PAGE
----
To get her patients on the right track, Douglass usually starts by gauging their desire to quit, and then asks if they have ever tried to quit before.
“I ask them what happened so we can talk about what was successful and what didn’t work so well for them,” she said.
She also asks patients to pick a quit date, and then based on their own individual lifestyles, helps them determine which tools might help them give up their tobacco use.
“Those include medication, counseling or providing them with coping strategies to get through the nervousness or past the oral habit,” Douglass said. “I have found that the smokers who say, ‘I’m just going to quit,’ but don’t have the tools, those are the one who tend to relapse or fail. That’s why the idea of setting the date and having all those tools in place to help seems to be more successful.”
Douglass said some patients opt for medication to help them quit, so she prescribes Chantix or Wellbutrin, each of which have been demonstrated to curb the urge to use tobacco.
Larsen credits Wellbutrin for helping her quit.
“The urge wasn’t as bad as I thought it was going to be, and it worked somehow because I still haven’t smoked,” she said.
Douglass said Chantix is typically more costly than Wellbutrin, but also has a higher success rate.
“Chantix boasts that it has a 50 percent success rate. That’s a pretty good rate. Wellbutrin has a 25 percent success rate,” she said.
She said combining one of those medications with therapy and coping strategies greatly increases the likelihood that a patient will cease using tobacco products.
But the medications aren’t without side effects.
According to the website drugs.com, some side effects of Chantix include abnormal dreams, nausea, trouble sleeping, unusual tiredness or weakness, and mood or behavior changes like anxiety, agitation and restlessness.
Douglass reassures her patients that most of those symptoms only affect about 10 percent of people who use the medication. She said that those who are ready to quit see any tool to help them as a step in the right direction, and a more positive choice than continued tobacco use.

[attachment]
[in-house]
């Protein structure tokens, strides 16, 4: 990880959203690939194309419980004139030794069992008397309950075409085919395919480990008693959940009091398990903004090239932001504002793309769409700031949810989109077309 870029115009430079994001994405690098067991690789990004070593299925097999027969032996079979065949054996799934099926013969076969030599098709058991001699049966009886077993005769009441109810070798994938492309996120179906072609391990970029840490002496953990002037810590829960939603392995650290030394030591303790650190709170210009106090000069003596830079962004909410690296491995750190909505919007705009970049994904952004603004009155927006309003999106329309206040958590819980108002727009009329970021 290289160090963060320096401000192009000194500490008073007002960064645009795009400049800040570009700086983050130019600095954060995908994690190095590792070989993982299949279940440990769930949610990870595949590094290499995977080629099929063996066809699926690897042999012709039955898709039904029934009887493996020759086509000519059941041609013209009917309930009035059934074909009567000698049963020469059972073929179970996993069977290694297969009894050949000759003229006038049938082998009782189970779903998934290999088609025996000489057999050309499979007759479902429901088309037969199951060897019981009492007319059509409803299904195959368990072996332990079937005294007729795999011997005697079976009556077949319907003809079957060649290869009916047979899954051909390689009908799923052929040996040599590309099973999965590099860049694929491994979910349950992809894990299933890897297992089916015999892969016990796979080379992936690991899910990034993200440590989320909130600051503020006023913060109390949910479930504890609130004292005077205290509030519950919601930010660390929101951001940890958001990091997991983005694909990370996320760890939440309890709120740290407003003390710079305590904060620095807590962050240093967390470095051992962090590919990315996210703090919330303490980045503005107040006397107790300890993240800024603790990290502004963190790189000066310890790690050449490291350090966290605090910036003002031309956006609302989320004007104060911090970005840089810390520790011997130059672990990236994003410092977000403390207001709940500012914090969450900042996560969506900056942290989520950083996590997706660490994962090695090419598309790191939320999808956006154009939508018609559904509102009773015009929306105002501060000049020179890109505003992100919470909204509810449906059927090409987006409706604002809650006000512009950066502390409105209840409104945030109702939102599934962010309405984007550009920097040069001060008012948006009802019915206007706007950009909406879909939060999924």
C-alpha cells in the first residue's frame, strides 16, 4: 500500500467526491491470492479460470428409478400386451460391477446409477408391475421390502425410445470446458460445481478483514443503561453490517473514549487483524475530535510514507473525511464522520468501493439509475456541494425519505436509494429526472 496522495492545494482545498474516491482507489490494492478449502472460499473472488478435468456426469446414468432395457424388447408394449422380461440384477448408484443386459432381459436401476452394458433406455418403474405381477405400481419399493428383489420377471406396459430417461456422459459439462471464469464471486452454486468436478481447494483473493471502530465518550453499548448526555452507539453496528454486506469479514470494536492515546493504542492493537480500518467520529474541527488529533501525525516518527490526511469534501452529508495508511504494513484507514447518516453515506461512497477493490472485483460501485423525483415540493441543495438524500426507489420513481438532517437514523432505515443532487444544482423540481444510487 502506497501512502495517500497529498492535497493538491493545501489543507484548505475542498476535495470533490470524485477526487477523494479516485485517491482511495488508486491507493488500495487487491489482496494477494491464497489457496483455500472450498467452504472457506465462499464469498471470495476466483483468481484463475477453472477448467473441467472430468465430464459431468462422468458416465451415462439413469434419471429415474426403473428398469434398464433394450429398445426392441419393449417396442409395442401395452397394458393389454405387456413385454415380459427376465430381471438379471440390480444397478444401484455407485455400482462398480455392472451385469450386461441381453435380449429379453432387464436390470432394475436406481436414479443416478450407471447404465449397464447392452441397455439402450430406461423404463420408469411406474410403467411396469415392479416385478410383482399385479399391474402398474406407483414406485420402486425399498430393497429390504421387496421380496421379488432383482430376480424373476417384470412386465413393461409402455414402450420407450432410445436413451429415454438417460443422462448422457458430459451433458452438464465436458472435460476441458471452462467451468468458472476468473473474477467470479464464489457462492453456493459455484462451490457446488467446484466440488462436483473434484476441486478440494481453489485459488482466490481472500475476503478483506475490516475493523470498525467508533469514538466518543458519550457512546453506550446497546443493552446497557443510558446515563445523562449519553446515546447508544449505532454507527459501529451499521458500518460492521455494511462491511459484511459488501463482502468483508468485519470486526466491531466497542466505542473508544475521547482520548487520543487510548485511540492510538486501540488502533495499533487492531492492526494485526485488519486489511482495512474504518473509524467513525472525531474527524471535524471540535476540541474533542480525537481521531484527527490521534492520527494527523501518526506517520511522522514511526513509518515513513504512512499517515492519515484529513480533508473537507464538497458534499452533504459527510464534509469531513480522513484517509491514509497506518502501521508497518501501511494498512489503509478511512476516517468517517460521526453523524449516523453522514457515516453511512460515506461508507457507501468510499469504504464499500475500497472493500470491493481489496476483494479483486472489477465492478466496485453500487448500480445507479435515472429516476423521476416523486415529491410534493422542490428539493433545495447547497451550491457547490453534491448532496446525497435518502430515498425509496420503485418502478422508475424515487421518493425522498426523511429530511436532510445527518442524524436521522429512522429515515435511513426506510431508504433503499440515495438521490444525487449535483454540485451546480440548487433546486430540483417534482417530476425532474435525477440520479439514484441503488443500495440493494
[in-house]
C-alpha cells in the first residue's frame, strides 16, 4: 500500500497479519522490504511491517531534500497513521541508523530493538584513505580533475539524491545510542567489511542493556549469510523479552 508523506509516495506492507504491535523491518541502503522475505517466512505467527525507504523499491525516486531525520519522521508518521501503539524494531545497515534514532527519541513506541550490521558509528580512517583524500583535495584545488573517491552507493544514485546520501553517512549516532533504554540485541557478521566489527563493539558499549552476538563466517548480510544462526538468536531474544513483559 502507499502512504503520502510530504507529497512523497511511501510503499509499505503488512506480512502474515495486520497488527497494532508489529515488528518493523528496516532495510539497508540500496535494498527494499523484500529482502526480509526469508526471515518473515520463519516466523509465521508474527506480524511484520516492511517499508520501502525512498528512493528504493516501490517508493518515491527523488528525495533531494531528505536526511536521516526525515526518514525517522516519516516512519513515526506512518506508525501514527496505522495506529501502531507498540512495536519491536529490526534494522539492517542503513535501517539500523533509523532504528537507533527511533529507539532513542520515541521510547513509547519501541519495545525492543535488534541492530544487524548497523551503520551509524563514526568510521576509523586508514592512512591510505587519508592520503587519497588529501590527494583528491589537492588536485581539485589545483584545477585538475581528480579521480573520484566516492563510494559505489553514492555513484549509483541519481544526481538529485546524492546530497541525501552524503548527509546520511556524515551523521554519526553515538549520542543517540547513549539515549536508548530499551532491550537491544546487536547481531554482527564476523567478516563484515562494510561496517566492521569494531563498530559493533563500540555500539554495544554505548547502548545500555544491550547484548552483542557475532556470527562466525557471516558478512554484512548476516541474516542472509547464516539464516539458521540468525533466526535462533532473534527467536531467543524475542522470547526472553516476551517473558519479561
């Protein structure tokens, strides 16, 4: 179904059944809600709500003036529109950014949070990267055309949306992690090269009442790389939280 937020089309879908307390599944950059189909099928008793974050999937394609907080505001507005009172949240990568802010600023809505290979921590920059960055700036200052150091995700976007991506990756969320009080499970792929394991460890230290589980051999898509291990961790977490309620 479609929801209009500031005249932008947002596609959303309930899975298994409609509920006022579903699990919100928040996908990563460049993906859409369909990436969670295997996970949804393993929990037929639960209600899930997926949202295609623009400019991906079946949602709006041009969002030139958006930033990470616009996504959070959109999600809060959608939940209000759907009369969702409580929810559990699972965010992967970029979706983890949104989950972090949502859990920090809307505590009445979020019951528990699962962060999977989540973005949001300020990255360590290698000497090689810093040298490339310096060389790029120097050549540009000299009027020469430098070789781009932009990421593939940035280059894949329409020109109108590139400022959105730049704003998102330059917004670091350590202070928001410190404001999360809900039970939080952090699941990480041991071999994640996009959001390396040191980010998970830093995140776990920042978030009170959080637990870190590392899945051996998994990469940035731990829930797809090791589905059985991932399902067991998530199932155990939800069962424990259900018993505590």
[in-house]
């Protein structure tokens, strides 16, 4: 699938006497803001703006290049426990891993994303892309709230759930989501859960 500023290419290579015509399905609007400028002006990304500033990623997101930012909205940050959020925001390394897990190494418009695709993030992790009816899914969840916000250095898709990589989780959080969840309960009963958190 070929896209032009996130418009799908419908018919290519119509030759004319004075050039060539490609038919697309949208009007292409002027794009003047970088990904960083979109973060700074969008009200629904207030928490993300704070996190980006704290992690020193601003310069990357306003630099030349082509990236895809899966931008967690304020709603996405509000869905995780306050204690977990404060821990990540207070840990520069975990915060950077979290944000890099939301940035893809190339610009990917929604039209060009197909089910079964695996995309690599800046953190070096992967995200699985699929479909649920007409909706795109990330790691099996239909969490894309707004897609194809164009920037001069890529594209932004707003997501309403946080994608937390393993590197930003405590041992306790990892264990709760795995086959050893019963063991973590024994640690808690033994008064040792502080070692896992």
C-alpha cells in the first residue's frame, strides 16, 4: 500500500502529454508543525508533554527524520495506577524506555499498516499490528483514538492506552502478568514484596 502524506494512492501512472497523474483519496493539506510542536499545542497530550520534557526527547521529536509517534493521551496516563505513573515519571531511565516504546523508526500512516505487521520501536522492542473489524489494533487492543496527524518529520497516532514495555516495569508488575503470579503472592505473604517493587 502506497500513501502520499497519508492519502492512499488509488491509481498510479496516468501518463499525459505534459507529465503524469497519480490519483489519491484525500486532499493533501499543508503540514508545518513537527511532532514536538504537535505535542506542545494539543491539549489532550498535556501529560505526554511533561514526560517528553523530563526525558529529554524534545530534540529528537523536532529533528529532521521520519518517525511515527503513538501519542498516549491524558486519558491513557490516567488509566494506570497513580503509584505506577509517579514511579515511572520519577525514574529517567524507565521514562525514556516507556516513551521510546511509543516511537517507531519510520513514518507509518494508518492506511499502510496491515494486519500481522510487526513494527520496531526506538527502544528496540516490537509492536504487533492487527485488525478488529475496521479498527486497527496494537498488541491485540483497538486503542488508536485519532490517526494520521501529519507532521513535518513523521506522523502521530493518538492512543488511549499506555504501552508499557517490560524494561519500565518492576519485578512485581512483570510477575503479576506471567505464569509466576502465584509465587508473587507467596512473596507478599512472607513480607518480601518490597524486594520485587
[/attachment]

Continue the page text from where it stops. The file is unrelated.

“There’s a common statistic that says one in three smokers die of either heart disease or cancer, so that’s not very good odds,” Douglass said.
In some cases, Douglass encourages her patients to use nicotine patches, gum or lozenges to help them ease into a tobacco-free lifestyle.
Despite the unknowns of electronic cigarette use, as it isn’t currently regulated by the Food and Drug Administration, Douglass said she supports her patients who use them.
“As long as they’re cutting down on their nicotine, I just keep encouraging them,” she said.
Vaping and e-cigarettes
Jack Chandler smoked almost two packs of cigarettes a day for 40 years and made several attempts to stop, using nicotine patches, which he was allergic to, and medications like Chantix. Nothing worked.
That is, until a couple of years ago, when he was introduced to vaping by his stepson.
Vaping is inhaling or exhaling vapor produced by an e-cigarette.
Some smokers, in addition to being physically addicted to nicotine, also are addicted to the habit of holding a cigarette in their hands or having chew in their mouth.
For Chandler, it was all about the smoke.
“I need to see smoke coming out of my mouth, but vapor comes out now,” he said, as he took a puff off his vaporizer.
Vaporizers resemble pipes but have a heating element that creates vapor from e-liquid, the fluid that fuels e-cigarettes and mimics cigarette smoke.
Chandler works for Nathan Morrison, owner of Vapor Wave, 519 W. Mary St. in Garden City. Morrison began vaping two and a half years ago, before he opened the store where he now sells vaping supplies.
“I smoked and dipped, a pack and a half and a can of Copenhagen a day,” Morrison said. “I definitely had the chemical addiction.”
When he discovered vaping, he had trouble finding e-liquid with high enough concentrations of nicotine in it to satisfy his nicotine addiction, so he learned how to make his own.
That’s how his business came into being in November 2013.